Does this article in Scientific American give us false hope, or could it be that at last researchers may be onto a way to detect symptoms of early stages of pancreatic cancer early enough to make a difference?
"The failure to detect pancreatic cancer until after it has progressed to a fatal stage has long been the bane of doctors and the demise of patients. Imaging the out-of-the-way organ with MRI or CT scans often fails to catch tumors and, so far, there are no reliable blood-based markers for the disease.
For most patients--including actor Patrick Swayze, who died this week as a result of this aggressive malignancy--abdominal pain, weight loss and jaundice are the disease's first indicators, and their onset usually occurs after the cancer has metastasized, erasing any possible benefit of surgery.
Approximately 42,000 people in the U.S. will be diagnosed with pancreatic cancer this year. Nearly all of them will succumb to the disease, 76 percent within the first year after diagnosis. Swayze managed to battle his cancer for 20 months, 12 more than the median survival time.
New hope for improved detection comes in the form of small RNA molecules called microRNAs. For pancreatic cancer, scientists have catalogued dozens of microRNAs whose levels are different than in healthy samples. Even if measuring microRNAs does not turn out to be sensitive enough for general screening, it would arm doctors with a great tool for screening at-risk individuals."
When a celebrity passes away, we the public feel we should be privy to any and all of the private pain and agony suffered throughout the illness. Just as in the case of Michael Landon, when Patrick Swayze's body could no longer fight the cancer in his pancreas, he left his body behind.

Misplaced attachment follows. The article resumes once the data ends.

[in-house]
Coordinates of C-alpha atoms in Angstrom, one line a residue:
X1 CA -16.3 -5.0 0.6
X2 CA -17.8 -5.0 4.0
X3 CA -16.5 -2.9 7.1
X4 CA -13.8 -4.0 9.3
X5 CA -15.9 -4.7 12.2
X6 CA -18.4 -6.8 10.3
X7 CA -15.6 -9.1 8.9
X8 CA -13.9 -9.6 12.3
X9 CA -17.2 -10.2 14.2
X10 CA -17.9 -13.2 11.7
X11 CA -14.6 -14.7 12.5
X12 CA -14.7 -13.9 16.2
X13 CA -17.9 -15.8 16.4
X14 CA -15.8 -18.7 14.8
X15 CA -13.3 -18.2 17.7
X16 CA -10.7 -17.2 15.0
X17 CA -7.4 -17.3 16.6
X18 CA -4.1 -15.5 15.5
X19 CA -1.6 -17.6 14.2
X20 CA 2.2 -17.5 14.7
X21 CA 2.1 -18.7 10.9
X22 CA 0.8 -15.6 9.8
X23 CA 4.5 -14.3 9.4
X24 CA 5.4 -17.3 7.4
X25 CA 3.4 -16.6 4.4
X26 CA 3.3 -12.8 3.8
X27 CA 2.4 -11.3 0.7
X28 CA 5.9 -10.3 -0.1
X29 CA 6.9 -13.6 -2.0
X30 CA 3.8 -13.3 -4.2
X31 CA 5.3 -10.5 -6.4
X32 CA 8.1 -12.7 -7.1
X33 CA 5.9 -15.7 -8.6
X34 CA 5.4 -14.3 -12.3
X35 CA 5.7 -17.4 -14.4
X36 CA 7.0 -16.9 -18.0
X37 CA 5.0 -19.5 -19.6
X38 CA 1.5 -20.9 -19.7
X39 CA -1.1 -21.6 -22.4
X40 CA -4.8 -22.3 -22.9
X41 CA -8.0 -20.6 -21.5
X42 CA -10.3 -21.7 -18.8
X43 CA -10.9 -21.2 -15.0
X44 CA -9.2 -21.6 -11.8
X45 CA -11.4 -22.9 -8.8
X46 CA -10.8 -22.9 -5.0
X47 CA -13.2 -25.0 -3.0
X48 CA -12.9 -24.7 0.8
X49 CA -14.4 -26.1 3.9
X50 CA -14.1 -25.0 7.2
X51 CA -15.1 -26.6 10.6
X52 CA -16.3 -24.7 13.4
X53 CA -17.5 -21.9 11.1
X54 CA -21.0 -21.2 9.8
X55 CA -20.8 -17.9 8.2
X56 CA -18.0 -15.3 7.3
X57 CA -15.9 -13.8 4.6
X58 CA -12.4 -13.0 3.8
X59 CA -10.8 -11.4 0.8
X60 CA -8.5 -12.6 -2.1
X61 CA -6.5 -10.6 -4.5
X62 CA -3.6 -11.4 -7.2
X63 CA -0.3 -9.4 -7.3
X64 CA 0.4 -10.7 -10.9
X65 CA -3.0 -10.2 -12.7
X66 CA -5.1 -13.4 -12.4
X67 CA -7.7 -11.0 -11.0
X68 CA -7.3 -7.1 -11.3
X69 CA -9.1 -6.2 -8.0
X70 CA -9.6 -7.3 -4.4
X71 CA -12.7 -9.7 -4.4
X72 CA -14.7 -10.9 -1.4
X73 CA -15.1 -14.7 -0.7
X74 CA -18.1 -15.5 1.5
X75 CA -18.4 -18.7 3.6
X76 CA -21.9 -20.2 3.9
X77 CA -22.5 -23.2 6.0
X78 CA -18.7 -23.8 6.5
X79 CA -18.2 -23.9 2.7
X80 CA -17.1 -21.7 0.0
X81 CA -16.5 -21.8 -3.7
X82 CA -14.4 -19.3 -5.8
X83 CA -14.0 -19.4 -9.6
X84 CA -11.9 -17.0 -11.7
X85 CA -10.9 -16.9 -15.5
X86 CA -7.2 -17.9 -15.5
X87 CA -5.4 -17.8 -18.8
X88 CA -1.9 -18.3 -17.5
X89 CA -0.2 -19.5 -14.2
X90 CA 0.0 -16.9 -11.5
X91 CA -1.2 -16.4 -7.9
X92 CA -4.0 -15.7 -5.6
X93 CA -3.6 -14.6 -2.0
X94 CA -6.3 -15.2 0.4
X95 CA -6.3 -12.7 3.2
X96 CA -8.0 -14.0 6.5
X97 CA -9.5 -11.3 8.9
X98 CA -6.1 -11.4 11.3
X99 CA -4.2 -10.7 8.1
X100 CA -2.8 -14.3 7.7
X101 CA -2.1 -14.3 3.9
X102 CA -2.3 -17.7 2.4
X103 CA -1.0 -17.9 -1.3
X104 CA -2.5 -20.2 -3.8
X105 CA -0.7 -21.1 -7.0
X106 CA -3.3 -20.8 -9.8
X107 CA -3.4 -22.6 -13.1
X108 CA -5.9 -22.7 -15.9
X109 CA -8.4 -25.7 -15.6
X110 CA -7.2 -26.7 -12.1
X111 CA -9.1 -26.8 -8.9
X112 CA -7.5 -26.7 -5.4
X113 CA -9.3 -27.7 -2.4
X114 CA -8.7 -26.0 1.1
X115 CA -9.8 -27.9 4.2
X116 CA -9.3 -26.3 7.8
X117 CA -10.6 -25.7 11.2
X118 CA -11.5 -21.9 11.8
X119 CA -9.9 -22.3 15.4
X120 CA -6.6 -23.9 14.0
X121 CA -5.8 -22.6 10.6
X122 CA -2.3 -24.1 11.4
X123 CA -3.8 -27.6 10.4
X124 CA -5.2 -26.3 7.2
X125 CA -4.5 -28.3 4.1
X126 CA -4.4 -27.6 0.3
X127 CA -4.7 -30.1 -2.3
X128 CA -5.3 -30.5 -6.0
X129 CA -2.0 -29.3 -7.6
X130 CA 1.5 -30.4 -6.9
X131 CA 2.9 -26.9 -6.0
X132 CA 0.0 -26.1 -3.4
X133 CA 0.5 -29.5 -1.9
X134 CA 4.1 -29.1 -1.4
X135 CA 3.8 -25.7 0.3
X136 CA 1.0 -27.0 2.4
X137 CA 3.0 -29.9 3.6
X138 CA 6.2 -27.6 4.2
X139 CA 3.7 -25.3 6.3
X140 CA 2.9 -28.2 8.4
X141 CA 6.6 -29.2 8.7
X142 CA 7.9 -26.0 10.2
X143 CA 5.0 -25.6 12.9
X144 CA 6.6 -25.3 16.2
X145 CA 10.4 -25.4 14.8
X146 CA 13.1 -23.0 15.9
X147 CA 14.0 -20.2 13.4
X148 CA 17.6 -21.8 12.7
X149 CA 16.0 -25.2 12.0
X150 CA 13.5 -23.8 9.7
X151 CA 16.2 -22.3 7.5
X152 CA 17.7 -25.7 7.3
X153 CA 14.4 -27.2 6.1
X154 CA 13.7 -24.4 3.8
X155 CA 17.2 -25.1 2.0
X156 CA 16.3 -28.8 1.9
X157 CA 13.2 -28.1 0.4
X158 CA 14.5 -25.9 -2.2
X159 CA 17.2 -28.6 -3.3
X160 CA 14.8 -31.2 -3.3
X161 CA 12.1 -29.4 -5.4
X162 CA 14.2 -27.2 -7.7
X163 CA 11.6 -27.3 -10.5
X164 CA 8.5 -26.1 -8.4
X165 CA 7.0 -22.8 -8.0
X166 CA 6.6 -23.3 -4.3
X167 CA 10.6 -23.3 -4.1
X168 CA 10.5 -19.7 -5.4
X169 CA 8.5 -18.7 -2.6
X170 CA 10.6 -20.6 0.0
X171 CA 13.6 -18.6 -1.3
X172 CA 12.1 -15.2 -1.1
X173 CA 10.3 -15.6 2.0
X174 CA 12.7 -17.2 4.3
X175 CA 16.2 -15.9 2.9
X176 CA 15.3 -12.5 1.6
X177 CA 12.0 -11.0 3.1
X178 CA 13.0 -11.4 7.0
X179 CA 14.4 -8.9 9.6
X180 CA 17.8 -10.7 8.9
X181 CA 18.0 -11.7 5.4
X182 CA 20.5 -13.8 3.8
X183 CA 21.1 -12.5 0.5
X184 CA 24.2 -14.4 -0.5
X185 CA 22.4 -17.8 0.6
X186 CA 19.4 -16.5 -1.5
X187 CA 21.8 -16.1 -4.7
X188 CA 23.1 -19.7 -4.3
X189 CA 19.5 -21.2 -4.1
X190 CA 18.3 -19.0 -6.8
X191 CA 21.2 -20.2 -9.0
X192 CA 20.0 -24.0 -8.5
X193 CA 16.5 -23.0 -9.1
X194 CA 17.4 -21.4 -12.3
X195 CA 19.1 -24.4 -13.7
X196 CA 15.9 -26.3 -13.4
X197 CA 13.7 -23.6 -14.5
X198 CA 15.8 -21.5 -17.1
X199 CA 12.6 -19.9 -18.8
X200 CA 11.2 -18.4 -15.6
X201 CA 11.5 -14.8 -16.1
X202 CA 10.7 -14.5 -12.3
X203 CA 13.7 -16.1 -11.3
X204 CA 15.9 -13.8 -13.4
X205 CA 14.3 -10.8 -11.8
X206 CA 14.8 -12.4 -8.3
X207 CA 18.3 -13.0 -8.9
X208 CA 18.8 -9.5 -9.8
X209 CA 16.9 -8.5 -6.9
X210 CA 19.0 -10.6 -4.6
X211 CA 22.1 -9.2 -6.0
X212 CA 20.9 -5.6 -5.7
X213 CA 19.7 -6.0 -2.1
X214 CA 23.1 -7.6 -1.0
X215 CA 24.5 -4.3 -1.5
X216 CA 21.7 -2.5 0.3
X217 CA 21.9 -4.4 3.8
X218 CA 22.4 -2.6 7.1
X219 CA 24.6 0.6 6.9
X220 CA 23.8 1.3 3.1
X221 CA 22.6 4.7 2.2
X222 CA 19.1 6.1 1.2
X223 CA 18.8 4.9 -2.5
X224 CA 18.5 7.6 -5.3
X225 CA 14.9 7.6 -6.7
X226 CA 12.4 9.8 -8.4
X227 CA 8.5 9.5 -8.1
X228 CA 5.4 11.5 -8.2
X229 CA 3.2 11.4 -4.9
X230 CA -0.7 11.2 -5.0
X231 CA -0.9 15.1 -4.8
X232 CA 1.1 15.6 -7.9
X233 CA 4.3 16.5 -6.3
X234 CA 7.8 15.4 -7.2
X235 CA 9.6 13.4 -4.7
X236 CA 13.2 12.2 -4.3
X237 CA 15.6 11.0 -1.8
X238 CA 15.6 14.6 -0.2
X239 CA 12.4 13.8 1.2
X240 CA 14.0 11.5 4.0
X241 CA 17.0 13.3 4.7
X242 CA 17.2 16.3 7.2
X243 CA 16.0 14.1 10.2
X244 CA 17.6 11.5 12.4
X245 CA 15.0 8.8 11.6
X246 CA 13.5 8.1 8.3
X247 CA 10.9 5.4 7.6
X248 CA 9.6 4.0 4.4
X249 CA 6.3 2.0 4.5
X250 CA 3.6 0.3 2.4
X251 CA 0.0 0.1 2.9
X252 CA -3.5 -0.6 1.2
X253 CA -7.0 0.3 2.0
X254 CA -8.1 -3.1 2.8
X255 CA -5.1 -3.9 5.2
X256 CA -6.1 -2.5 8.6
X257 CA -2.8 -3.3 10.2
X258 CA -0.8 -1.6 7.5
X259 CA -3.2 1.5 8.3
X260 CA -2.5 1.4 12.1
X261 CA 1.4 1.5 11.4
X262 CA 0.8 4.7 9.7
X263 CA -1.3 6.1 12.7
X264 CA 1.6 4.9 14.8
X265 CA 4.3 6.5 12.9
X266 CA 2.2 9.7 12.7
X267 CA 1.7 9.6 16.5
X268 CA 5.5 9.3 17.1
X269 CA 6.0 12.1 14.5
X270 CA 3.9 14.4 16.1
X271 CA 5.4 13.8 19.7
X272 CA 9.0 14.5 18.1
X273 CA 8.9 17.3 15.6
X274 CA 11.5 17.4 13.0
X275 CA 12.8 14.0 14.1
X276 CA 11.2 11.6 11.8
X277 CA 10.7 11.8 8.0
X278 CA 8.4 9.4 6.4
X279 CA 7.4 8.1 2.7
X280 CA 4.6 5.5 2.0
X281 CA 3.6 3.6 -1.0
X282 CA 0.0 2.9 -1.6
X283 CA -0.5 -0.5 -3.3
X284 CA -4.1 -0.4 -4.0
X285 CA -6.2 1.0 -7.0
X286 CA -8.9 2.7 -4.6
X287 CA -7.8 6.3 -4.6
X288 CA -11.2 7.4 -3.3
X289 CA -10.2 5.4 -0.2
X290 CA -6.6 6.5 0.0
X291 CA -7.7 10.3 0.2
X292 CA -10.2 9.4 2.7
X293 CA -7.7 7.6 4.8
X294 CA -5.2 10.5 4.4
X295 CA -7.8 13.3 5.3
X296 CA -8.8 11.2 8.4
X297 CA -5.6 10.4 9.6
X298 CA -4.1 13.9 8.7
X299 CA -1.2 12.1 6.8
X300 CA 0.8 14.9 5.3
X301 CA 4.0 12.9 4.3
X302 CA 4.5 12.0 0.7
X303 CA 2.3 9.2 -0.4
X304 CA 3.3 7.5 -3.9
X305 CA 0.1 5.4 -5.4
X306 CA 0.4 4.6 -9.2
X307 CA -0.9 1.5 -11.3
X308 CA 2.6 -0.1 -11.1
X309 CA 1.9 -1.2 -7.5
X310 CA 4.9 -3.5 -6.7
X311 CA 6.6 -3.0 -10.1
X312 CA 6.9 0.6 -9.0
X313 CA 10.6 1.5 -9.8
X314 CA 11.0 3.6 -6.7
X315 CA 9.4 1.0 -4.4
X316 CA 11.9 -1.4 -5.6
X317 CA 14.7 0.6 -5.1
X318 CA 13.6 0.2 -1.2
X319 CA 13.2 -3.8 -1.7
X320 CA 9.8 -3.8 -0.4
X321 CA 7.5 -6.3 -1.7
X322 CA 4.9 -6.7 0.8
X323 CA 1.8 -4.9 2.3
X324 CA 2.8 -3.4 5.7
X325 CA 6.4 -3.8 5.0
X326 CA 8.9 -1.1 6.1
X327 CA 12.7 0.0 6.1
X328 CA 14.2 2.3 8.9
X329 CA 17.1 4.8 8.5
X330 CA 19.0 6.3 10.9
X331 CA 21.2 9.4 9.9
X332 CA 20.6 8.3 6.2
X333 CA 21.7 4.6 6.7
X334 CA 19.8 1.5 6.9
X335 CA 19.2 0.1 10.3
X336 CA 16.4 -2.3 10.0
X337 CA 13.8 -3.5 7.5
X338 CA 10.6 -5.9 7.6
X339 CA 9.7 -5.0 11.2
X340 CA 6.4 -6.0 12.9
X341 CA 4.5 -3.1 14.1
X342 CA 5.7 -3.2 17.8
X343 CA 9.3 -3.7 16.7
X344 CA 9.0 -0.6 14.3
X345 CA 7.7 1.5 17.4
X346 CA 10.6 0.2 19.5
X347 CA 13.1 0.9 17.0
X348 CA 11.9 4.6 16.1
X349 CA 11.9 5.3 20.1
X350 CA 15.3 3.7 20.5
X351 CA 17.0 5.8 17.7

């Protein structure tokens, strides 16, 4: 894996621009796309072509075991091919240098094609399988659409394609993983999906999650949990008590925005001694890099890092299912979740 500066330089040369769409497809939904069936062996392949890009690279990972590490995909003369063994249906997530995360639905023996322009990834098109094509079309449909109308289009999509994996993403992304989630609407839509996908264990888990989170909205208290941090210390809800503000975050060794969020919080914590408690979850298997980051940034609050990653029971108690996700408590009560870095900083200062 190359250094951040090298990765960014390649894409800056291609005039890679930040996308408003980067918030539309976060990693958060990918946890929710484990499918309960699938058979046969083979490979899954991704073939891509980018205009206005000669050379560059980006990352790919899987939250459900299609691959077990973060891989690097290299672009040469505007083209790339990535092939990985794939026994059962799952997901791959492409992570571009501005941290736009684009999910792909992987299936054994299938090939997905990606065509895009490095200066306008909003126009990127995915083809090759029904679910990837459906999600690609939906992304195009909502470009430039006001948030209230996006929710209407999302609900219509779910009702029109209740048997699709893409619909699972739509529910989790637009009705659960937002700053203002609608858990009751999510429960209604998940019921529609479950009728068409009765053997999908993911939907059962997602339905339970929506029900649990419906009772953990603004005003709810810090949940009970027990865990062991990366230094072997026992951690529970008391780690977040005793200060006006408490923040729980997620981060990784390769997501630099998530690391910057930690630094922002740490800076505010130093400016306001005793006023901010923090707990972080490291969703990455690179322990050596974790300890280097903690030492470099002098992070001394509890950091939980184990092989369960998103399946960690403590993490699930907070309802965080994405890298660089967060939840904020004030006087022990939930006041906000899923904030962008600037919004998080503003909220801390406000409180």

The hope that the article in Scientific American gives me is personal. My son-in-law spoke of pain in his lower back when we were all together for Thanksgiving. I told him that sounded like a kidney problem and suggested he see a doctor soon. He was a big strapping, handsome, athletic, intelligent young man. He and my daughter were expecting their first child. The baby was born the end of March, and three months later my son-in-law passed away. He had lost weight and had little energy and was unable to work at the time his son was born. That was seventeen years ago. He was twenty nine years old. Every time I read about someone in the public eye who loses the battle with pancreatic cancer, I hurt so much for their family and for thousands of others whose names are not known publicly but who are dying of this horrible disease, and their families. I know the researchers are working hard to eliminate all cancer, and I want so desperately to see the end of cancer in my lifetime.